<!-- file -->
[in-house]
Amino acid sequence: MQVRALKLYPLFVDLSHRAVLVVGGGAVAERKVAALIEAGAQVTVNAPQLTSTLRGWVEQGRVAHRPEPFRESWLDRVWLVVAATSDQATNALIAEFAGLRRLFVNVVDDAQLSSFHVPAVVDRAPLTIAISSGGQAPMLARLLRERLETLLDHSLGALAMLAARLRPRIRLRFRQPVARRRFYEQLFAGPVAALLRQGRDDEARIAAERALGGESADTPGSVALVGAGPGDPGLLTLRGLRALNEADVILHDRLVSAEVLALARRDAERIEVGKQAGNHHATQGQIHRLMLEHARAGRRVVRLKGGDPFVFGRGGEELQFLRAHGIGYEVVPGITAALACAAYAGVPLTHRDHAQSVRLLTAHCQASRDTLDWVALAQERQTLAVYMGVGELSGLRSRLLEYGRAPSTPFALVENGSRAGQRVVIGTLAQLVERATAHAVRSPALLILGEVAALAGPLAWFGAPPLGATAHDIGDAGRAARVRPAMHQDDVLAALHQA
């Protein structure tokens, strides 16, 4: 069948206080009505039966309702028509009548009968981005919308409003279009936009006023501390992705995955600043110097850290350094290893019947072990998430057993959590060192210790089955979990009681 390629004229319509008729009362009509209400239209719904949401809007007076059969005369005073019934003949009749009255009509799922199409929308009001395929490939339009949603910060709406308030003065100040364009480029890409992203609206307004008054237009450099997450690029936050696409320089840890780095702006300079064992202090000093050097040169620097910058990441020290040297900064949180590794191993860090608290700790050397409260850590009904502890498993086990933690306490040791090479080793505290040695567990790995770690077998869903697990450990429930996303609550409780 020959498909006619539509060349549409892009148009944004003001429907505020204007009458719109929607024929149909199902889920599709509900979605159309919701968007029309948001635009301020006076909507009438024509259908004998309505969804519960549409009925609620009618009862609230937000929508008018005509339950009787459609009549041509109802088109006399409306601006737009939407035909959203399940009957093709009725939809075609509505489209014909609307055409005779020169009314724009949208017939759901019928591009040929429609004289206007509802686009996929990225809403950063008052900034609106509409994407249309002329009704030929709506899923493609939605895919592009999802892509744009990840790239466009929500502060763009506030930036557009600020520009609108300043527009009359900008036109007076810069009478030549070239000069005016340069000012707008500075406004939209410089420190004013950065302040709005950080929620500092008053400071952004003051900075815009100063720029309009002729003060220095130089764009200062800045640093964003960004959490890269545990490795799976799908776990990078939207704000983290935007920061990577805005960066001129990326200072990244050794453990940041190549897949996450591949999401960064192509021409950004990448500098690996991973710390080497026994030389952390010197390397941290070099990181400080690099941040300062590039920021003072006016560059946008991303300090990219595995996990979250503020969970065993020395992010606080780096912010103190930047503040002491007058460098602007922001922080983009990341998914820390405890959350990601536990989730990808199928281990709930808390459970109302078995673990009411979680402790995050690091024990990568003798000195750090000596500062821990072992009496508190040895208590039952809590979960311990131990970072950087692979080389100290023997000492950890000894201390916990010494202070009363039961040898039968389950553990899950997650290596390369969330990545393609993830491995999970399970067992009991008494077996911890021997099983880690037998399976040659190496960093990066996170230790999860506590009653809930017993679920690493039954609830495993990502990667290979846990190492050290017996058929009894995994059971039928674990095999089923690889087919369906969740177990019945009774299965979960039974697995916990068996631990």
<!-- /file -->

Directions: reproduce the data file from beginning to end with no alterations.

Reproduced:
[in-house]
Amino acid sequence: MQVRALKLYPLFVDLSHRAVLVVGGGAVAERKVAALIEAGAQVTVNAPQLTSTLRGWVEQGRVAHRPEPFRESWLDRVWLVVAATSDQATNALIAEFAGLRRLFVNVVDDAQLSSFHVPAVVDRAPLTIAISSGGQAPMLARLLRERLETLLDHSLGALAMLAARLRPRIRLRFRQPVARRRFYEQLFAGPVAALLRQGRDDEARIAAERALGGESADTPGSVALVGAGPGDPGLLTLRGLRALNEADVILHDRLVSAEVLALARRDAERIEVGKQAGNHHATQGQIHRLMLEHARAGRRVVRLKGGDPFVFGRGGEELQFLRAHGIGYEVVPGITAALACAAYAGVPLTHRDHAQSVRLLTAHCQASRDTLDWVALAQERQTLAVYMGVGELSGLRSRLLEYGRAPSTPFALVENGSRAGQRVVIGTLAQLVERATAHAVRSPALLILGEVAALAGPLAWFGAPPLGATAHDIGDAGRAARVRPAMHQDDVLAALHQA
């Protein structure tokens, strides 16, 4: 069948206080009505039966309702028509009548009968981005919308409003279009936009006023501390992705995955600043110097850290350094290893019947072990998430057993959590060192210790089955979990009681 390629004229319509008729009362009509209400239209719904949401809007007076059969005369005073019934003949009749009255009509799922199409929308009001395929490939339009949603910060709406308030003065100040364009480029890409992203609206307004008054237009450099997450690029936050696409320089840890780095702006300079064992202090000093050097040169620097910058990441020290040297900064949180590794191993860090608290700790050397409260850590009904502890498993086990933690306490040791090479080793505290040695567990790995770690077998869903697990450990429930996303609550409780 020959498909006619539509060349549409892009148009944004003001429907505020204007009458719109929607024929149909199902889920599709509900979605159309919701968007029309948001635009301020006076909507009438024509259908004998309505969804519960549409009925609620009618009862609230937000929508008018005509339950009787459609009549041509109802088109006399409306601006737009939407035909959203399940009957093709009725939809075609509505489209014909609307055409005779020169009314724009949208017939759901019928591009040929429609004289206007509802686009996929990225809403950063008052900034609106509409994407249309002329009704030929709506899923493609939605895919592009999802892509744009990840790239466009929500502060763009506030930036557009600020520009609108300043527009009359900008036109007076810069009478030549070239000069005016340069000012707008500075406004939209410089420190004013950065302040709005950080929620500092008053400071952004003051900075815009100063720029309009002729003060220095130089764009200062800045640093964003960004959490890269545990490795799976799908776990990078939207704000983290935007920061990577805005960066001129990326200072990244050794453990940041190549897949996450591949999401960064192509021409950004990448500098690996991973710390080497026994030389952390010197390397941290070099990181400080690099941040300062590039920021003072006016560059946008991303300090990219595995996990979250503020969970065993020395992010606080780096912010103190930047503040002491007058460098602007922001922080983009990341998914820390405890959350990601536990989730990808199928281990709930808390459970109302078995673990009411979680402790995050690091024990990568003798000195750090000596500062821990072992009496508190040895208590039952809590979960311990131990970072950087692979080389100290023997000492950890000894201390916990010494202070009363039961040898039968389950553990899950997650290596390369969330990545393609993830491995999970399970067992009991008494077996911890021997099983880690037998399976040659190496960093990066996170230790999860506590009653809930017993679920690493039954609830495993990502990667290979846990190492050290017996058929009894995994059971039928674990095999089923690889087919369906969740177990019945009774299965979960039974697995916990068996631990």